As long as I am in the Congress, I will continue to fight for and defend our sacred values. I have actively opposed every bailout, every rebate check, every so called “stimulus.” And on so many of these things, I see eye-to-eye with Rush Limbaugh. Regardless of what yesterday’s headline may have read, I never told Rush to back off. I regret and apologize for the fact that my comments have offended and upset my fellow conservatives—that was not my intent. I am also sorry to see that my comments in defense of our Republican Leadership read much harsher than they actually were intended, but I recognize it is my responsibility to clarify my own comments.
Now more than ever, we need to articulate a clear conservative message that distinguishes our values and our approach from those of liberal Democrats who are seeking to move our nation in the wrong direction. Rush Limbaugh, Sean Hannity, Newt Gingrich, and other conservative giants are the voices of the conservative movement’s conscience. Everyday, millions and millions of Americans—myself included—turn on their radios and televisions to listen to what they have to say, and we are inspired by their words and by their determination.
From Think Progress:
With hate radio host Rush Limbaugh coming under increasing scrutiny for saying that he hopes President Obama fails, his conservative groupies have been rushing out to defend him. Today, for example, Rep. Phil Gingrey (R-GA) went on his show and said on-air, “I see eye-to-eye with Rush Limbaugh.”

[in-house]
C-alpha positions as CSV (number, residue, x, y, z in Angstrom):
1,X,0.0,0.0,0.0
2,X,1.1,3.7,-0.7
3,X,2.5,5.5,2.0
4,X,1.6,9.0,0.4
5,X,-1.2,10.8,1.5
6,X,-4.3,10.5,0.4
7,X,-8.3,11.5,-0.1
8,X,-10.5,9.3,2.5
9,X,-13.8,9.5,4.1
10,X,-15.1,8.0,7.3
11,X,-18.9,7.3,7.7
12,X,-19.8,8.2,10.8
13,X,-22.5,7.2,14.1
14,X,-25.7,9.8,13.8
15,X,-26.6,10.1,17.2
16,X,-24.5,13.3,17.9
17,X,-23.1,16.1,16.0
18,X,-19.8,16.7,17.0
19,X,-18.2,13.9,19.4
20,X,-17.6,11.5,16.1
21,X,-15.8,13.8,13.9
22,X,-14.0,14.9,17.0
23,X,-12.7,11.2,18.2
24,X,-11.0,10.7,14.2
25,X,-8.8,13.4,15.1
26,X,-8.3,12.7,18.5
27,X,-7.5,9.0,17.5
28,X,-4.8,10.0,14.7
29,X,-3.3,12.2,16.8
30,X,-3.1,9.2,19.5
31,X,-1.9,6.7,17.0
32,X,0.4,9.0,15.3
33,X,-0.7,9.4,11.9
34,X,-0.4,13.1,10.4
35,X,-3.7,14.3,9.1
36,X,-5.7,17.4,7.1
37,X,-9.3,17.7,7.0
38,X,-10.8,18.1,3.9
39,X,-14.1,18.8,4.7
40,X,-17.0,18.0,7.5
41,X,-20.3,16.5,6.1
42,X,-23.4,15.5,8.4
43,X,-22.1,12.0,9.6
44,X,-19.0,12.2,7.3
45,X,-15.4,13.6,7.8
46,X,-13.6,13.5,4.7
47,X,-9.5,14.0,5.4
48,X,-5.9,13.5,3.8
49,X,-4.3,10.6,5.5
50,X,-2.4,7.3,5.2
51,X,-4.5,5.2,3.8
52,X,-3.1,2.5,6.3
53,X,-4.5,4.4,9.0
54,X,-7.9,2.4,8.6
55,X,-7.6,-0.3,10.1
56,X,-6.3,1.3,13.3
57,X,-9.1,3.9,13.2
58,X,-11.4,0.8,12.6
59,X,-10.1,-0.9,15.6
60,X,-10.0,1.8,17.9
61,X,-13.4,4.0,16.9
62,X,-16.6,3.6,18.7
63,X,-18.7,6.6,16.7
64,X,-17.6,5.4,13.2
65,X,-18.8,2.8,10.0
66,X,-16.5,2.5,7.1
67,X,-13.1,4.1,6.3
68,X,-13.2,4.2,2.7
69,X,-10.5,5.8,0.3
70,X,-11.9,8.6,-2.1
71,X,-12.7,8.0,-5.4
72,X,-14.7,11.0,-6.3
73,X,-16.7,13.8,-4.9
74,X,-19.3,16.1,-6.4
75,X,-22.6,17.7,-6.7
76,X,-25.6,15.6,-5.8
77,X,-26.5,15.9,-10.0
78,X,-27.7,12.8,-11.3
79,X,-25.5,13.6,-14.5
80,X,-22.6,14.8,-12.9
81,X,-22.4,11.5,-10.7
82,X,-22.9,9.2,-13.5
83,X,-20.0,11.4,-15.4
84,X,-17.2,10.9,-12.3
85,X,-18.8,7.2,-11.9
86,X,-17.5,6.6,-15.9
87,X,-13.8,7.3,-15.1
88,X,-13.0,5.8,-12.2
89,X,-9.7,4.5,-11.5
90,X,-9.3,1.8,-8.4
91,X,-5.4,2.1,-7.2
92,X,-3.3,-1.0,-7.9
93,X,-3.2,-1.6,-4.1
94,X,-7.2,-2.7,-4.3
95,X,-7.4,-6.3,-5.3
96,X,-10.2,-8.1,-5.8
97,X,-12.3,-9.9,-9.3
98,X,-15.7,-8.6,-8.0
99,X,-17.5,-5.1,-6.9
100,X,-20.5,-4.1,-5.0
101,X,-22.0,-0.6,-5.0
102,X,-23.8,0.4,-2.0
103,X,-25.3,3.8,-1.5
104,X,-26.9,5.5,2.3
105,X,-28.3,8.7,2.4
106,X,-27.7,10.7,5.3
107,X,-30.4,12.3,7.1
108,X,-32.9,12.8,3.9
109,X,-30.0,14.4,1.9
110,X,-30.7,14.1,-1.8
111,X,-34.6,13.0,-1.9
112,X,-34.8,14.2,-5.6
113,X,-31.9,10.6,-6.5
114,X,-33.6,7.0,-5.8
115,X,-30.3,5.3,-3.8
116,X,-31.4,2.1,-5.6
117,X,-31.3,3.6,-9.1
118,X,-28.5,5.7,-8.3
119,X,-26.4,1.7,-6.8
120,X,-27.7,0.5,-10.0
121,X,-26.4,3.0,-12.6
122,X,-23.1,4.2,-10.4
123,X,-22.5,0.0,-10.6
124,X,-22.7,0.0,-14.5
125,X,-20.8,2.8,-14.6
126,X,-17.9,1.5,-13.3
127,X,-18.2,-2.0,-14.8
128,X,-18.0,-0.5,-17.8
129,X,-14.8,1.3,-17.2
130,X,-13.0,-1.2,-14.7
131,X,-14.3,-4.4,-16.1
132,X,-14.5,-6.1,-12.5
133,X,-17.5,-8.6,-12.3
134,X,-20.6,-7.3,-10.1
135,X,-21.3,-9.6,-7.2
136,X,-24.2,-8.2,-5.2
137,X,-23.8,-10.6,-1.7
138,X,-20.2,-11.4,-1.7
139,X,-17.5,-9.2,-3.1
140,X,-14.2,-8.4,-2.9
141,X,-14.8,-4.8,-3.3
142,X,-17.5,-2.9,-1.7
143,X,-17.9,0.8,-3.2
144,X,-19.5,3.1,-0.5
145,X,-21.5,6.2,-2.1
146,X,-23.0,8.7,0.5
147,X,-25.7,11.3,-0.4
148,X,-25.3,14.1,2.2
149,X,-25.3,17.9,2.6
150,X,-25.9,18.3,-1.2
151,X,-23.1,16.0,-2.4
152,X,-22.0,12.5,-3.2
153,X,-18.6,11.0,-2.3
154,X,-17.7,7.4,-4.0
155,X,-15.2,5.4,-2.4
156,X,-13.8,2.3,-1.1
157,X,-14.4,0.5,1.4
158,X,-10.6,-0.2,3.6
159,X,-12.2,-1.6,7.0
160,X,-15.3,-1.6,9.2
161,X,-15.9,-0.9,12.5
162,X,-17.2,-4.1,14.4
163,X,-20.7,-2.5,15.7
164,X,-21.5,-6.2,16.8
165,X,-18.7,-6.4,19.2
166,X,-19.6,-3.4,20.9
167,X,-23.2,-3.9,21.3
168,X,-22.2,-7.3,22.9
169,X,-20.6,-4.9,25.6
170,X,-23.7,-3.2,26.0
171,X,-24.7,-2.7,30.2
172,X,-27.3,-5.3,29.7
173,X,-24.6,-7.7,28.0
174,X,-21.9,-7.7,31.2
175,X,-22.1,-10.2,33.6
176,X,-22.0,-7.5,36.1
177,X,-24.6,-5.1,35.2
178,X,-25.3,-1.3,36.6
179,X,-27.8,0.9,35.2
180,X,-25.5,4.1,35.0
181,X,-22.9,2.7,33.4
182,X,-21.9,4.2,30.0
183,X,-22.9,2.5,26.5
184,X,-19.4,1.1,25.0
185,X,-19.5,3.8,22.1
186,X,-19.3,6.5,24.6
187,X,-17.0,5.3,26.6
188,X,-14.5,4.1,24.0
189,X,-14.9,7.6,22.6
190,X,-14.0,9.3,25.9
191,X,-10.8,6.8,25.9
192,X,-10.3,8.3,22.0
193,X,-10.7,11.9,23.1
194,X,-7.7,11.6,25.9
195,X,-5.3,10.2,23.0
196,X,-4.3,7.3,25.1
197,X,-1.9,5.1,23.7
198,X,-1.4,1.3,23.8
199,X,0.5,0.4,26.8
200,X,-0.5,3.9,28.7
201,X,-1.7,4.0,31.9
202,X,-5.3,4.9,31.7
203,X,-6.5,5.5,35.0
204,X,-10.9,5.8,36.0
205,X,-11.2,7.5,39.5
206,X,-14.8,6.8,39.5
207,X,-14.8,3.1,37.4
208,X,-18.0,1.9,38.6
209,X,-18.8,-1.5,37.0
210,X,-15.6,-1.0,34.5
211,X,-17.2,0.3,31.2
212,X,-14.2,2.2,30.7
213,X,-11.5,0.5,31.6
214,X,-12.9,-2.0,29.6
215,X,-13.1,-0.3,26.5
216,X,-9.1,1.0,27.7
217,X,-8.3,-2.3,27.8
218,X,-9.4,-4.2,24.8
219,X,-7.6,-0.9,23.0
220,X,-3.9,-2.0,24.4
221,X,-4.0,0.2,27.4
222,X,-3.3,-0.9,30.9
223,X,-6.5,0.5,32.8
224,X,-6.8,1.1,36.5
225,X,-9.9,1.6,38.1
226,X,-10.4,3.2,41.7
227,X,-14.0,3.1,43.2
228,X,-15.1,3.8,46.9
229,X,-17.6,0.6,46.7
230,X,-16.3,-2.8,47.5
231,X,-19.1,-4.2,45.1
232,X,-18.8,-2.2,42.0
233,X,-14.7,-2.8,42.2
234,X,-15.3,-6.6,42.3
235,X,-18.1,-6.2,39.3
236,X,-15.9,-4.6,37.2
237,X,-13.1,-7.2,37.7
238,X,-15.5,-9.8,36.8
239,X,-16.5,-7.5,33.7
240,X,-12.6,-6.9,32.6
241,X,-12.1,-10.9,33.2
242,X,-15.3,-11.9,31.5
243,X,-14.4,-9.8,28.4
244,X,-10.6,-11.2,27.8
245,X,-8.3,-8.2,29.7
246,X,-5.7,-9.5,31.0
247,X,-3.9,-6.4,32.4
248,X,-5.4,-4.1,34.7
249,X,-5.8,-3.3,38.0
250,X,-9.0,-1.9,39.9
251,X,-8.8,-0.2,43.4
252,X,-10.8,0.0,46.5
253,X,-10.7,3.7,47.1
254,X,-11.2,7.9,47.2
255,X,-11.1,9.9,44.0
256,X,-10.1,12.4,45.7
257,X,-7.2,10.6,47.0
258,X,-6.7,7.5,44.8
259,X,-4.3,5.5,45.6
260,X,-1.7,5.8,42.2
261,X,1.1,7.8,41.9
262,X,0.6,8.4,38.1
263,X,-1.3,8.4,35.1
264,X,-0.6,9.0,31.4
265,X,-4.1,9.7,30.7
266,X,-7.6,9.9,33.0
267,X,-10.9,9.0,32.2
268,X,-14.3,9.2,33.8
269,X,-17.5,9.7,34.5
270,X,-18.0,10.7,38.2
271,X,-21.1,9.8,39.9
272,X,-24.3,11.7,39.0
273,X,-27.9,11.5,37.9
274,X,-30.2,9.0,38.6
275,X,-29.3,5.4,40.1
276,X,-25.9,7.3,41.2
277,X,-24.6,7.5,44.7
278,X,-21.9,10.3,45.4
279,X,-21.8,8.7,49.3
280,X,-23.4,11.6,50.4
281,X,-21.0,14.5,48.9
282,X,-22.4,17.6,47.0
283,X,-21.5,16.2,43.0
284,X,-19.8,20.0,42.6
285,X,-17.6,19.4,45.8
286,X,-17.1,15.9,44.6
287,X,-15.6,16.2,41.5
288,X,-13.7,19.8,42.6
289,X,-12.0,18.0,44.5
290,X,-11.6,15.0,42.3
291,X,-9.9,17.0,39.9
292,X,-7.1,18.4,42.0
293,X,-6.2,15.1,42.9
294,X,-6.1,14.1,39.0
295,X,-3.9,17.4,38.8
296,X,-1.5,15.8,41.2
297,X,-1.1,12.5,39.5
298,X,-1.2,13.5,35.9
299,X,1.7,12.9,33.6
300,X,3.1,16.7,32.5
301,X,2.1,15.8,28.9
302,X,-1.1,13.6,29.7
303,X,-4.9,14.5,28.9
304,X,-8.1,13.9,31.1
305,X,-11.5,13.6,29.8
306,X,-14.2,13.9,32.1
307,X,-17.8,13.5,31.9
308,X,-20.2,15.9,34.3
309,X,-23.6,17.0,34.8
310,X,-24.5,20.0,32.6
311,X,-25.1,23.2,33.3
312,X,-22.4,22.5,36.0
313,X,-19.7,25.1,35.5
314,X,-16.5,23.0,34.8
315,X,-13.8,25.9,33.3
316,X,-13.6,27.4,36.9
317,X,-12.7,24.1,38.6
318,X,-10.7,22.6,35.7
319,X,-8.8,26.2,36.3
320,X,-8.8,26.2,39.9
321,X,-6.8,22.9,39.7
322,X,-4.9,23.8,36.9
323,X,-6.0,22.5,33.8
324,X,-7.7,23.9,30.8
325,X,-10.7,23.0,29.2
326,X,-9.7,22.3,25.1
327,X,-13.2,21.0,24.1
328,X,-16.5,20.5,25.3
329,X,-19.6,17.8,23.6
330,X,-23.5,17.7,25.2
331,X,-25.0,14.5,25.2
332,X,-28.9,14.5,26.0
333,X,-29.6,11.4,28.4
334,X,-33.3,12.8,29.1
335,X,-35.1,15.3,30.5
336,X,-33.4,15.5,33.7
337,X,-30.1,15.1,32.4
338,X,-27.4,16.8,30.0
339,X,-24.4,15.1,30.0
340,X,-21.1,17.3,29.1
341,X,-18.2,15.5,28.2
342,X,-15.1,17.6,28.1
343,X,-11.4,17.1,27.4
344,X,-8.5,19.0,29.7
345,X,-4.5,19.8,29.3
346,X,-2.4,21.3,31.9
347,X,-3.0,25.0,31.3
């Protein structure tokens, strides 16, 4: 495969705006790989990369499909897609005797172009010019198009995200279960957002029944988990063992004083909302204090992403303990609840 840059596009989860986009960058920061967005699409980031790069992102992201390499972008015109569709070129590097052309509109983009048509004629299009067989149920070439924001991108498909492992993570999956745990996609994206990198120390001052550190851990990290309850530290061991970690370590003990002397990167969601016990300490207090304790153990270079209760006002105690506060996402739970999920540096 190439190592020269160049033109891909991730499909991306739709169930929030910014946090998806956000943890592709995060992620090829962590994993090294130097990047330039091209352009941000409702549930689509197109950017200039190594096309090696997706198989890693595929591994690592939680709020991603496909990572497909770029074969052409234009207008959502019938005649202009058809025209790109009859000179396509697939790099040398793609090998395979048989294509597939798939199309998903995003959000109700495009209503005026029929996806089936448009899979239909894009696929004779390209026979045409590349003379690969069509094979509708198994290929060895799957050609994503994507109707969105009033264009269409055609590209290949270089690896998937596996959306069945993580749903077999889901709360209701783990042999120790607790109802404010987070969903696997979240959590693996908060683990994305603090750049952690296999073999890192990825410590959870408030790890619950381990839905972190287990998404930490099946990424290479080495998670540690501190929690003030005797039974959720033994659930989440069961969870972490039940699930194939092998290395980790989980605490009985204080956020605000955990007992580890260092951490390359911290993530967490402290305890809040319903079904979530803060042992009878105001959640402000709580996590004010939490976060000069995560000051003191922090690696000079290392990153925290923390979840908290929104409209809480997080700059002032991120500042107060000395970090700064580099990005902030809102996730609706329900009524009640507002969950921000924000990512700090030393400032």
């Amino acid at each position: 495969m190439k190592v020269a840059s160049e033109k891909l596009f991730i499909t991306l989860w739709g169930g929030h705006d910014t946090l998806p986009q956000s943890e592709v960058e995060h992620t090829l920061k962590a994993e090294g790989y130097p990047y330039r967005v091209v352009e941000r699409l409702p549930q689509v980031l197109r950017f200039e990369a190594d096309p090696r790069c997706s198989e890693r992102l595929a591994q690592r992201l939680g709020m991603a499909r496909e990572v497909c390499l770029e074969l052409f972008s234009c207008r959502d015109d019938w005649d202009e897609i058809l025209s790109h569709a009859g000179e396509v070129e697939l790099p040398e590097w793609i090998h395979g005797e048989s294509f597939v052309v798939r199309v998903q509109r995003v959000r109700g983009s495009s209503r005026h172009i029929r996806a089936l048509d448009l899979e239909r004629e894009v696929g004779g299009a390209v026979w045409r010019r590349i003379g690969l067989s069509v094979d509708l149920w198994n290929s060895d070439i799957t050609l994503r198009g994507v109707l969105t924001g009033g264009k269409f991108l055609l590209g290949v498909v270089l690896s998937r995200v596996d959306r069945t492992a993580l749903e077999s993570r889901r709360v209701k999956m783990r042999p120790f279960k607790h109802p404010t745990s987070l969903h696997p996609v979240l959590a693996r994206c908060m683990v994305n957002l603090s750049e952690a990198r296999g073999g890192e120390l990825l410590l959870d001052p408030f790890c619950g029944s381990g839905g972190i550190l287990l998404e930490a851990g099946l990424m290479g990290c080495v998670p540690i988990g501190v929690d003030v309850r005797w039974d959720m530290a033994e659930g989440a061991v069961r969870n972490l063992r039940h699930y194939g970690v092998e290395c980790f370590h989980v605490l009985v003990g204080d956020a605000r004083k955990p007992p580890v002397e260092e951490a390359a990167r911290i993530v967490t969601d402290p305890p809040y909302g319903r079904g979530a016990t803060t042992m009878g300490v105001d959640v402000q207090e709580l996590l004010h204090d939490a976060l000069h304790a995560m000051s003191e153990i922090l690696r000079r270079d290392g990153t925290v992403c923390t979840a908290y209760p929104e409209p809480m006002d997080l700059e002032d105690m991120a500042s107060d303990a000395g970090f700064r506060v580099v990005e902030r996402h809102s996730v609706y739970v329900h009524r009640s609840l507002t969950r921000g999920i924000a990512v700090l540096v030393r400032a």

This afternoon on MSNBC, it was Rep. Mike Pence’s (R-IN) turn. Host Norah O’Donnell asked Pence whether he agrees with Limbaugh’s statement that the country is being forced to “bend over, grab the ankles, bend over forward, backward, whichever” because Obama’s “father was black, because this is the first black president.” Pence refused to condemn Limbaugh, chastising O’Donnell for implying that Limbaugh is “racist”:
O’DONNELL: On that specific thing, that we have to bend over because this is the first black president, why don’t you feel that you could denounce something like that? Are you so beholden to someone like Rush Limbaugh that you can’t say —
PENCE: Oh gosh, Norah —
O’DONNELL: — that’s not the type of rhetoric when America is trying to come together to do something for the unemployment rate — in your state of Indiana it’s 8.2 percent — is that the rhetoric we need?
PENCE: I don’t believe Rush Limbaugh has a racist bone in his body. If you’re suggesting that his statement had a racist element in it, I commend you to a greater understanding of the positions he’s taken. He’s a man about opportunity of all Americans, regardless of race, creed, or color. That’s why he’s so admired and appreciated across America.
Maybe Pence needs a refresher on some of Limbaugh’s positions, such as his statements that minorities can get away with anything, Hillary Clinton is a “B-I-itch” who has a “testicle lockbox,” and Obama is a “little black man-child.”
This was my favorite part:
O’DONNELL: On another matter — I want to ask you about Rush Limbaugh. He said, “I hope he fails,” talking about President Obama. Rush Limbaugh also said this. He said, “We are being told that we have to hope Obama succeeds, that we have to bend over, grab the ankles, bend over forward, backward, whichever, because his father was black because this was the first black president.” Do you agree with Rush Limbaugh?
PENCE: Let me speak specifically to what Rush Limbaugh said about America. I actually heard a little bit of him this afternoon. We all hope America succeeds. In that vein, we hope our President succeeds. I think Rush Limbaugh — who I admire, and like millions of Americans, I cherish his voice in the public debate — I think that’s what he was saying.
Cherish? Cherish? I swear they’re gonna start singing love songs to the fat blithering bastard soon.
I only have Mike Pence and Phil Gingrey bowing in the poster. If I didn’t try to keep it clean around here, I would have had them both face down in their cherished conservative giant‘s lap!